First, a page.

Fernandez y Perez v. Perez y Fernandez

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Court Documents

United States Supreme Court

202 U.S. 80

Fernandez y Perez  v.  Perez y Fernandez

 Argued: April 29, 1904. --- Decided: April 23, 1906

[Messrs.

An action at law was begun November 18, 1901, in the United States district court for the district of Porto Rico by the defendant in error, Jos e Perez y Fernandez, against Jos e Antonio Fernandez y Perez, to recover in an action for 'trespass upon the case for wrongful attachment.' The declaration contained the usual averments of a declaration in a common-law action and averred that the attachment had been issued maliciously and without probable cause, and levied upon a certain two-story house then belonging to the defendant in error, in Mayaguez, Porto Rico. One Rafael Diaz Aguerria was made codefendant, and it was averred that the attachment was issued in a suit brought by Fernandez as attorney in fact and agent of Aguerria, who authorized and ratified the acts complained of. It appeared that the defendant in error, Perez, had owed about 6,000 pesos to one Claudio Barro, who died, leaving a will in which Rafael Diaz Aguerria was named as executor. The will was probated in Spain, and Aguerria qualified there as executor of the estate. Perez, on November 10, 1899, recorded a mortgage in favor of one Don Victor Ochoa y Perez for 20,000 pesos. The suit in which the attachment was issued was begun January 2, 1900, by the filing of a declaration to recover on certain notes, and was brought in the name of Aguerria as executor of the last will and testament of Claudio Barro. The action was begun in the military court established by the authority of the United States after the cession of Porto Rico, called the United States provisional court for the department of Porto Rico, which court was succeeded by the United States district court. On the date of the beginning of the suit an affidavit for attachment was filed, which was sworn to by Fernandez, plaintiff in error, purporting to have the power of attorney of Rafael Diaz Aguerria, executor of the last will and testament of Claudio Barro, the ground alleged being that the affiant had reason to believe that the defendant intended to and would fraudulently part with or conceal his property before judgment could be recovered against him, so that the judgment could not be satisfied out of the property. The summons was issued, and a writ of attachment was levied upon the premises of the defendant in error, and notice posted thereon. Further proceedings were arrested by an injunction proceeding in the United States court, brought by Jacinto Perez Barro, heir of Claudio Barro, deceased, upon the ground that Aguerria, plaintiff in the attachment proceeding, suing as executor of the will probated in Spain, had not taken out ancillary letters in Porto Rico. The action for malicious attachment was joint in form and the summons was returned as to Aguerria that the marshal was unable to find him within his district. The declaration averred that he was a resident of Porto Rico, but he was never served with summons in this case. Fernandez demurred to the declaration, averring that it appeared on its face that he was acting as the duly authorized agent of Aguerria, and was neither principal nor party plaintiff to the action against Perez, the defendant in error. This demurrer was overruled, and no exception taken to such action by Fernandez. Afterwards the general issue was filed, the case was tried to a jury without objection, and upon charge of the court substantially leaving to the jury the question whether Fernandez had caused the attachment to issue and be levied maliciously and without probable cause, to the injury of the standing and credit of the defendant in error as a merchant. A verdict was returned in favor of the defendant in error for the sum of $7,000, upon which a motion for a new trial was overruled and judgment entered.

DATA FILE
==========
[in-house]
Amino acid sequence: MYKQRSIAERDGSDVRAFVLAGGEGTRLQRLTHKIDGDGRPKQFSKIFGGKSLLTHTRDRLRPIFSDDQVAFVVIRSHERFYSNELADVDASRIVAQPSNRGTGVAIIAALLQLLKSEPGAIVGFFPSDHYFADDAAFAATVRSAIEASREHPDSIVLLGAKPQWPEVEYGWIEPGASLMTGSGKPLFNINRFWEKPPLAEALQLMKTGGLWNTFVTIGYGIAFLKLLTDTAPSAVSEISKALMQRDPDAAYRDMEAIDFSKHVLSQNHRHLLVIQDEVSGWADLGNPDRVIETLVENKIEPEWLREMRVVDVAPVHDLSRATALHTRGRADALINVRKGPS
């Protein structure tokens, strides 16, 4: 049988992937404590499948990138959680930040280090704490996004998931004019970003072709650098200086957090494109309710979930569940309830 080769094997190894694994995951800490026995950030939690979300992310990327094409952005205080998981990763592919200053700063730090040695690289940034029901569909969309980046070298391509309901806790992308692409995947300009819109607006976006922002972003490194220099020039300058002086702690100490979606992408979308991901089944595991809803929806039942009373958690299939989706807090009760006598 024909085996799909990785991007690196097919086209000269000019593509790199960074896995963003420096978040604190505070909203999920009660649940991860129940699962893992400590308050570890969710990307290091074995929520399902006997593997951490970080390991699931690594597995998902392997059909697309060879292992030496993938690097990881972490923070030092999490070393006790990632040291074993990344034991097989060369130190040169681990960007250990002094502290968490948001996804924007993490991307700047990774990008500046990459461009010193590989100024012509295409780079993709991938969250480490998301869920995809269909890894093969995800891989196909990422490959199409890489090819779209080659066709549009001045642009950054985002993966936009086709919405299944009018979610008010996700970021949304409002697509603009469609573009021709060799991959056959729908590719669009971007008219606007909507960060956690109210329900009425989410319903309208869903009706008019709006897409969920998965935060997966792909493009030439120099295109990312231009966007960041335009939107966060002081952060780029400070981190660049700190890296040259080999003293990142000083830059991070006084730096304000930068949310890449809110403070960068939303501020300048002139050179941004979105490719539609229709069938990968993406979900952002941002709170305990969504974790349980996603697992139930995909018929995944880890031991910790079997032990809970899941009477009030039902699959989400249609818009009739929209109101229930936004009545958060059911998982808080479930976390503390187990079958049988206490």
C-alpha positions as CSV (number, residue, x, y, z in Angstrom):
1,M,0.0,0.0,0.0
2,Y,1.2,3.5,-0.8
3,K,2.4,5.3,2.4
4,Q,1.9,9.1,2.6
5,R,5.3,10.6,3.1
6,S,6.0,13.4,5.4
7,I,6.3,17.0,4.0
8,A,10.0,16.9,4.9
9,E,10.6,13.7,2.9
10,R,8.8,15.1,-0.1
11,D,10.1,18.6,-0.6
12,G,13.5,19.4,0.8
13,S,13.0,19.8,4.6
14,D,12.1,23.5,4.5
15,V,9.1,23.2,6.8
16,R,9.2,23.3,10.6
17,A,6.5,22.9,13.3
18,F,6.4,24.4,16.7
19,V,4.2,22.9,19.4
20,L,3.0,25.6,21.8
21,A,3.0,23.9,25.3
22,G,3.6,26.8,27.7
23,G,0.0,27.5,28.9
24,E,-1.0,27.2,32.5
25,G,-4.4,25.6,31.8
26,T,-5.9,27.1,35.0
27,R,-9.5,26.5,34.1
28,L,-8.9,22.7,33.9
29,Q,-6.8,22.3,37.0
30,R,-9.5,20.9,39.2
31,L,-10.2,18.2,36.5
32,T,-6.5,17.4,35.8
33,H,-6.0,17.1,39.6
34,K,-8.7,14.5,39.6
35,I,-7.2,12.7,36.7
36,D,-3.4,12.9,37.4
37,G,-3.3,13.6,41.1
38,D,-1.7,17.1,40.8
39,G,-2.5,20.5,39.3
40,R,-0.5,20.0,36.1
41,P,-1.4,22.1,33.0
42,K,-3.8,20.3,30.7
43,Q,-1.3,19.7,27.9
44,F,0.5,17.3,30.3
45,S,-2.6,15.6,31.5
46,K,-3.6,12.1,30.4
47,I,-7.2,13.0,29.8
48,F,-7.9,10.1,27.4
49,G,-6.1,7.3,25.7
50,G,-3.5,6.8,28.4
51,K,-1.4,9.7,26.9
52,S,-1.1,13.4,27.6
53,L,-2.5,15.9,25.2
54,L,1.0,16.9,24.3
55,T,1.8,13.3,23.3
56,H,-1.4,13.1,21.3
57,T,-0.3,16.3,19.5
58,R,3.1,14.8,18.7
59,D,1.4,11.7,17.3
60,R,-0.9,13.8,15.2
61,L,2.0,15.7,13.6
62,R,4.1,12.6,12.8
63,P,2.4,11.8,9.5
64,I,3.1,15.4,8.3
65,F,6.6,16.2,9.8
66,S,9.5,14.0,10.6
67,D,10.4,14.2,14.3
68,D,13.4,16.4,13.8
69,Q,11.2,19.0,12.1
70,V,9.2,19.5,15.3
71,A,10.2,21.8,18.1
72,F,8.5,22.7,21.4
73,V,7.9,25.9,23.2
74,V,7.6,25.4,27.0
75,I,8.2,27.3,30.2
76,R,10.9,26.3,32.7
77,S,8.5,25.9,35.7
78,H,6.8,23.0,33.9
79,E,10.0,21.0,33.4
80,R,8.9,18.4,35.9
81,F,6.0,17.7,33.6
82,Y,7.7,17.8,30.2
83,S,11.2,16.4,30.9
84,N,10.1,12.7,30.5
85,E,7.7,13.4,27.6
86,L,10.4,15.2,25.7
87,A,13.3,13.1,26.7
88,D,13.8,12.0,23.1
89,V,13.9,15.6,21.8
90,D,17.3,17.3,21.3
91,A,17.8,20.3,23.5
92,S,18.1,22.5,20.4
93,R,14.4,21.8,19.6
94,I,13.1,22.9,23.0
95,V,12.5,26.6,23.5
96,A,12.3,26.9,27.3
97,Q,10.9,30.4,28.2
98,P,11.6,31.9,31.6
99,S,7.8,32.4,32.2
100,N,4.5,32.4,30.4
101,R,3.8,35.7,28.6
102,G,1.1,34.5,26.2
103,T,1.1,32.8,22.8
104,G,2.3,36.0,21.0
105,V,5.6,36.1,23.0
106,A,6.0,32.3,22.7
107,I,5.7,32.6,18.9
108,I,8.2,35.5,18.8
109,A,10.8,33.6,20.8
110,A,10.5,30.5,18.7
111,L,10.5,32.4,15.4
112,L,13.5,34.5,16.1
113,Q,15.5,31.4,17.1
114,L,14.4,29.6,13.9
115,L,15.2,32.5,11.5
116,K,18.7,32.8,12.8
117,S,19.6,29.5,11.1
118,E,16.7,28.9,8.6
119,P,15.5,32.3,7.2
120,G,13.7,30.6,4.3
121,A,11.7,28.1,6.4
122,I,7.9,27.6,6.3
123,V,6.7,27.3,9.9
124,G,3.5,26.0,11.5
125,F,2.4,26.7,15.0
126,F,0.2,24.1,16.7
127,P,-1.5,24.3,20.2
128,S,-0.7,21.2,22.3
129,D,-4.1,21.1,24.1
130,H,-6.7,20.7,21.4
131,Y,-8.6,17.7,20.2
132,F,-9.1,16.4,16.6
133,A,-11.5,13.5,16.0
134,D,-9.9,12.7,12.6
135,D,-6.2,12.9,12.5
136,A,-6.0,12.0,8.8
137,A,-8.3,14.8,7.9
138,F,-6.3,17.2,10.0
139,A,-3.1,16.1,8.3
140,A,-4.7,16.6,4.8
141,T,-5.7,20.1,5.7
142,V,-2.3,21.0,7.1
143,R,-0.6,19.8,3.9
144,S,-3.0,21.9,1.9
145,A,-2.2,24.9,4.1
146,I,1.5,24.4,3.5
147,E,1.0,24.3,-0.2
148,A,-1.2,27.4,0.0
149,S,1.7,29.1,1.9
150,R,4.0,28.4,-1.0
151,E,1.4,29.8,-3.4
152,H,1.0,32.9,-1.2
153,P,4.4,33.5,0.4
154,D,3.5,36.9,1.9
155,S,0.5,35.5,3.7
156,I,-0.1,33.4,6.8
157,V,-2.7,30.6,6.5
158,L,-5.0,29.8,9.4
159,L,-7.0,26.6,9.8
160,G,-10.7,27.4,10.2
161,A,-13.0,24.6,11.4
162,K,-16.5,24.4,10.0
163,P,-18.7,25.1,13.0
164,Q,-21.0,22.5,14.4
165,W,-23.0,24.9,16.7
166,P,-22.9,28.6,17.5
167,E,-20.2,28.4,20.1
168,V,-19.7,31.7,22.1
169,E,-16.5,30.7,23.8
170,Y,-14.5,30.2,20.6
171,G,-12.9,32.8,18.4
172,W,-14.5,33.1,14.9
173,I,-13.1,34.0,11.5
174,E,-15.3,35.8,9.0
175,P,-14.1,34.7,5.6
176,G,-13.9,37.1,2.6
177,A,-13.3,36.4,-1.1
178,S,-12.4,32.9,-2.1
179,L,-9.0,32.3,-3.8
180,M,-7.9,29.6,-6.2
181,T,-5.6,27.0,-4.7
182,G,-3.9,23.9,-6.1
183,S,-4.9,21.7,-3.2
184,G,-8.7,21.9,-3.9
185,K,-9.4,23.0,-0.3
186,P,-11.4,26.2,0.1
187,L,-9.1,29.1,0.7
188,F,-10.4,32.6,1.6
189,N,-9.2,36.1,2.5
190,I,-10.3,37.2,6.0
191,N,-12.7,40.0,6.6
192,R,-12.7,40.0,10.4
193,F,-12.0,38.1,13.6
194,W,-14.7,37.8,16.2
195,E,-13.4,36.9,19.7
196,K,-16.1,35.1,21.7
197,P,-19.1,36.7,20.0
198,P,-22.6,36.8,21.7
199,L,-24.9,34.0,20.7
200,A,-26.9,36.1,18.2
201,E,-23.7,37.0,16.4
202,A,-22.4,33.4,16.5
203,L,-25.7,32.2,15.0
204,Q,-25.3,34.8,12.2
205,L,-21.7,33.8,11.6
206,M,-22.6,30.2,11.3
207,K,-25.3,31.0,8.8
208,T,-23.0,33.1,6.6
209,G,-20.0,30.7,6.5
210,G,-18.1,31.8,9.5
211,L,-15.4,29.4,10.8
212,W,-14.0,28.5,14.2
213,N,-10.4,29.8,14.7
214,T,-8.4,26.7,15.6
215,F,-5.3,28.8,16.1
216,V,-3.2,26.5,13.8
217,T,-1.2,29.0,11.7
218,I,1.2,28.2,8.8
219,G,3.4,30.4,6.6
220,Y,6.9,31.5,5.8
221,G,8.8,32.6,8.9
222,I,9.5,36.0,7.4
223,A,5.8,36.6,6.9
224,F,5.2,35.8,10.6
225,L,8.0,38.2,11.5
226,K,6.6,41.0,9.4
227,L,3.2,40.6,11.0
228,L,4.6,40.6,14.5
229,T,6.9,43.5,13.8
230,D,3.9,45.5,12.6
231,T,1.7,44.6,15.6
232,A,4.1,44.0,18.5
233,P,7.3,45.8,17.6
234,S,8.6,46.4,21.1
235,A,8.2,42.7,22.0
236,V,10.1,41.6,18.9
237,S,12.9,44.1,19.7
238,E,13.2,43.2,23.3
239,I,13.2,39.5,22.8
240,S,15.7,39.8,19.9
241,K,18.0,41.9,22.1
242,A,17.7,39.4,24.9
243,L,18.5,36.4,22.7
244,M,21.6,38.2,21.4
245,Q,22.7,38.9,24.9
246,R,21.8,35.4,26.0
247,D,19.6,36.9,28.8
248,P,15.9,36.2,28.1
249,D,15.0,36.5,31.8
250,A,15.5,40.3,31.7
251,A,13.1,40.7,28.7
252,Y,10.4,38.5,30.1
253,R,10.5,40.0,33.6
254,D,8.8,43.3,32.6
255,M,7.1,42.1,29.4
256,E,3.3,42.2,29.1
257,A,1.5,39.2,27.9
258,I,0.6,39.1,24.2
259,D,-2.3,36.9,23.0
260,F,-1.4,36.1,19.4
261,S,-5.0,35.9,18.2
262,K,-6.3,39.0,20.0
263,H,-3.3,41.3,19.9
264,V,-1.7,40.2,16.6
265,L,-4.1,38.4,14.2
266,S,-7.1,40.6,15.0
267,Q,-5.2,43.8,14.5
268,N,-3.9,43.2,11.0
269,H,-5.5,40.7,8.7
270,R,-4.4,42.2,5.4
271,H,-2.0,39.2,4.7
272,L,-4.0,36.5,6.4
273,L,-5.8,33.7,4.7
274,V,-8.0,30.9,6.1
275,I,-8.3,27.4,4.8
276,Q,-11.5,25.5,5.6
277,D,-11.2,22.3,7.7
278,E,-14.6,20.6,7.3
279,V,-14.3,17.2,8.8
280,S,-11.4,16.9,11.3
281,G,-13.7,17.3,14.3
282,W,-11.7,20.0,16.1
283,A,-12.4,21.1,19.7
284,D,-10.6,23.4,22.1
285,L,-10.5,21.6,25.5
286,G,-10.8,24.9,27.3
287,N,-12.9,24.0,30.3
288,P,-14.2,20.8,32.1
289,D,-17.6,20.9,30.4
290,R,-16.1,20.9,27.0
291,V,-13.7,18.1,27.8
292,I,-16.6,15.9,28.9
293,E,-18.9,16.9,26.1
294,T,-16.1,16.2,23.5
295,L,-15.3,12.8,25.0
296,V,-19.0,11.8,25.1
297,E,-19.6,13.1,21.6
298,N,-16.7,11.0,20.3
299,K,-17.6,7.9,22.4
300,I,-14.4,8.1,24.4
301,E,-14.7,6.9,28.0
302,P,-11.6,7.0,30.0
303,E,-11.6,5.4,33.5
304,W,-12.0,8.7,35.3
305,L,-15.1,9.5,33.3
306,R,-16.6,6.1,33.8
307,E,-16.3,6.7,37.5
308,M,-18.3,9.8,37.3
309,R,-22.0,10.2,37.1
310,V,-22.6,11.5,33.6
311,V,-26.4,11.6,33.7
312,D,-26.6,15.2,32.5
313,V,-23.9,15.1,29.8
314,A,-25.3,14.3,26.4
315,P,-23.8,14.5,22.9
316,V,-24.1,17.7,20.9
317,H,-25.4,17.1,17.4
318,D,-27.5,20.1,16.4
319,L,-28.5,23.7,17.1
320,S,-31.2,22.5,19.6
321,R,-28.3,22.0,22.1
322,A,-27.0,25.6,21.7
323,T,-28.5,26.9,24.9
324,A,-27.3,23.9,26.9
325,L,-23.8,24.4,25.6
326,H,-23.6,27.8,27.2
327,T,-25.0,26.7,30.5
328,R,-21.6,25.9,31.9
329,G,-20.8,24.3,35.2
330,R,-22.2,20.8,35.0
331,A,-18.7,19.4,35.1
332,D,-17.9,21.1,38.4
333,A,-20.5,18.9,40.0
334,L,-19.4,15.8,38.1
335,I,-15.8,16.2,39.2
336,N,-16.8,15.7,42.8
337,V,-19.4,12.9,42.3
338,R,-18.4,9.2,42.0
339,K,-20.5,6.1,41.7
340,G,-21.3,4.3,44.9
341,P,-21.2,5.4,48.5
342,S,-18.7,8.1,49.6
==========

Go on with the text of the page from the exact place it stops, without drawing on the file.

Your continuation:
James S. Harlan and John Maynard Harlan for plaintiff in error.

[Argument of Counsel from pages 82-85 intentionally omitted]

Messrs. Frederic D. McKenney, Francis H. Dexter, and Wayne MacVeagh for defendant in error.

[Argument of Counsel from pages 85-90 intentionally omitted]

Mr. Justice Day, after making the foregoing statement, delivered the opinion of the court:

Notes[edit]

This work is in the public domain in the United States because it is a work of the United States federal government (see 17 U.S.C. 105).